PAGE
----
The first few hours are an easy cruise down an engineered pilot channel. Its levee-lined sides have little resemblance to the pre-dam era delta, which didn’t look much like a river at all but met the sea through a vast network of 3,000 square miles of wetlands, lagoons, channels, and estuary. For the local ecology however, the river’s artificial aesthetic is far less important than the fact that water has returned. In addition to the fish swimming in the scrubby trees below our boats, we see countless flickers of birds in the bushes and hear their continuous chatter. Over 300 species of birds live in the delta or rely on it as a stop-over in their yearly migration. The Sonoran Institute has long claimed that just a small amount of water would make a huge difference for the delta, and the pulse flow seems to be proving just that. Although the release is being fueled by less than 1 percent of the Colorado’s average annual output, species have quickly expanded their range to take advantage of the new habitat.
After three hours of pleasant paddling, the river leaves the pilot channel and spreads out, growing warm, shallow, and brushy. We ease our way under thorny mesquite trees, pull ourselves through willows, and, when we no longer have enough water to float, we drag our boats through mud. Our destination is a permanent arm of water connected to the Rio Hardy, where agricultural runoff creates a kind of slow flowing swamp that connects to the sea at exceptionally high tides. Jorge tells us that if the water from the pulse flow makes it to the Rio Hardy, the Colorado will have reconnected, however briefly, with the salt water.
The river spreads across the dehydrated ground and begins to disappear. We’re soon spending more time pulling our boats than paddling them. The GPS tells us the arm we’re searching for is 400, 300, 200 meters away. The tamarisk grows thicker. Victor and I move ahead to scout on foot.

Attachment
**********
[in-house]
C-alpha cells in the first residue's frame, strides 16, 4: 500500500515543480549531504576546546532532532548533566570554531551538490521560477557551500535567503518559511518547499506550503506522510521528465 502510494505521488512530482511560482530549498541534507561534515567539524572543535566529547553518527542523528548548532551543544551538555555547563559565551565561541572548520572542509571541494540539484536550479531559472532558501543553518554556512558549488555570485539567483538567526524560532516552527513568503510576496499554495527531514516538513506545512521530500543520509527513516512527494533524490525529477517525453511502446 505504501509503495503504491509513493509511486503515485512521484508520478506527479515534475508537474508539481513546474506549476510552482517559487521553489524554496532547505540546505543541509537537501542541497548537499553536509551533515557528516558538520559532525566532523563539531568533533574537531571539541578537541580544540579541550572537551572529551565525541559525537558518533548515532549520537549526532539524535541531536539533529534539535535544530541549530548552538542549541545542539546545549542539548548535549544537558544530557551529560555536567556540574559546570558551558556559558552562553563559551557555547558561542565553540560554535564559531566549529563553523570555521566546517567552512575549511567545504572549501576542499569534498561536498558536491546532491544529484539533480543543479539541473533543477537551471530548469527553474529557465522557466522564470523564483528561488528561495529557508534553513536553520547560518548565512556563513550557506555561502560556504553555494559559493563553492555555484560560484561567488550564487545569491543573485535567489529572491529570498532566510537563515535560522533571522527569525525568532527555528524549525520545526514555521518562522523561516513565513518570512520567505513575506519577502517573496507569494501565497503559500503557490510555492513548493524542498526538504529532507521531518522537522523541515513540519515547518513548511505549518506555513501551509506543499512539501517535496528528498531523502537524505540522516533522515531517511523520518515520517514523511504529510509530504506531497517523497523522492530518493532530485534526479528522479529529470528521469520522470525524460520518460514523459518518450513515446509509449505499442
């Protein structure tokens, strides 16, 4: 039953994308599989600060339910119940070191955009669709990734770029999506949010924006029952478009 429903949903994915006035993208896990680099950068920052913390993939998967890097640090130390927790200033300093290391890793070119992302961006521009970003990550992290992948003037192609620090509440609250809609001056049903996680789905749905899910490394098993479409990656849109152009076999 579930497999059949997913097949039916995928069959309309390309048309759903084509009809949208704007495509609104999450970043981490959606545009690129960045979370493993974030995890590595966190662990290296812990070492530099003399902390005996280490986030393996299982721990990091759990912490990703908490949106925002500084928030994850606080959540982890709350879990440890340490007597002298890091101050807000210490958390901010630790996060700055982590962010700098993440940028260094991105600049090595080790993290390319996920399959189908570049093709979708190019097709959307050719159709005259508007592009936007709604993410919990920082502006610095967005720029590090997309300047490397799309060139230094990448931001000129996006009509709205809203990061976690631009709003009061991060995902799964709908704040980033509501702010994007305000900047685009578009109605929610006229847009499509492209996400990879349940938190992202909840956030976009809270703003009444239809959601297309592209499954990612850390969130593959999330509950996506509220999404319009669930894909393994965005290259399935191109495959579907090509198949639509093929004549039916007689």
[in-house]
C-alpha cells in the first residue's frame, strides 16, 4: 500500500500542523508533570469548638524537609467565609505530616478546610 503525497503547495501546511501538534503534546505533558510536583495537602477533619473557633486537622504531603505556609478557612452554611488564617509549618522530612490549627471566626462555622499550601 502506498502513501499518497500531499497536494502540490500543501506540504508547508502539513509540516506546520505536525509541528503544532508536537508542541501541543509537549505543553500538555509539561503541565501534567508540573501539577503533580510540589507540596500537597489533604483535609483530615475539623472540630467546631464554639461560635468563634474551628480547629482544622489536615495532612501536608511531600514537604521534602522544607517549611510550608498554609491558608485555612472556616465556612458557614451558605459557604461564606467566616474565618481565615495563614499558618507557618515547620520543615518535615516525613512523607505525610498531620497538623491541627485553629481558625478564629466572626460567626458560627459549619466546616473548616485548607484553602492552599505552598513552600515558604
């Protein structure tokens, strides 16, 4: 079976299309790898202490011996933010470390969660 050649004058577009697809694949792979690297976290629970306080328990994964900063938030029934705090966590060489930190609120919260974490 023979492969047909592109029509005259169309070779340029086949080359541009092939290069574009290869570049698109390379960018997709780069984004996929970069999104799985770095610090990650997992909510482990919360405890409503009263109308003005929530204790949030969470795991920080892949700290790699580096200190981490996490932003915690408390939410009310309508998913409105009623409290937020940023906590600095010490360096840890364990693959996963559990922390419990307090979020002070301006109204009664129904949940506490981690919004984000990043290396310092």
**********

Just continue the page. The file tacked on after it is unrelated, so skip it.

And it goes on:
Struggling through the brush, I eventually see the glimmer of water through the branches. I cut back towards the group and can hear their voices clearly through a tangled thicket. Crashing towards them, I’m suddenly back in the delta I remember. The branches are so thick I’m almost suspended off the ground, unable to move in any direction. I try crawling. I try climbing over the top, but I only fall into the middle of a tree, leaving my arms and legs streaked with bloody scratches. The only thing that works is to break down each skinny branch by hand, moving forward at a couple of feet per minute. Victor, back with the group via another route, begins slamming his kayak into the brush from the other side and eventually we meet. Using the boat as a battering ram, we bash our way through the last 60 meters to the Rio Hardy. It’s taken us five hours to cover about a mile and a quarter.
Exhausted and bleeding, we regroup on the water. Jorge, otherwise reserved and quite possibly traumatized from his introduction to canoeing, lets some excitement into his voice as he calls our attention a small stream of about 70 cfs spilling into the deeper Rio Hardy channel. He’s been tracking the movement of the pulse flow since it began and knows better than perhaps anybody how the water is behaving. He explains there is a 10 percent margin of error in his team’s measurements. Since the water from the current release is less than 10 percent of the total flow of the Hardy, there was no way to tell for certain whether the pulse had connected with the sea. The only way to confirm “communication,” as he calls it, is to do exactly what we’ve just done: hack your way in and see for yourself.
In accordance with Minute 319, the simulated flood will soon be over, but a small base flow will continue to feed several restoration sites in the delta until 2017. Reconnecting the river to the Pacific, if only for a few days, opened a new chapter in the management of the Colorado River. The success of the experiment demonstrates a growing willingness in our thirsty civilization to spread the water we’ve become so adept at managing beyond lawns, fields or faucets; it shows our ability to restrain our use just a little and send some of the river back to the river itself.
CLICK HERE to read the news story covering the Colorado’s first touch into its delta in decades.
CLICK HERE to read Zak Podmore’s 2011 film series documenting the tenuous Colorado River System.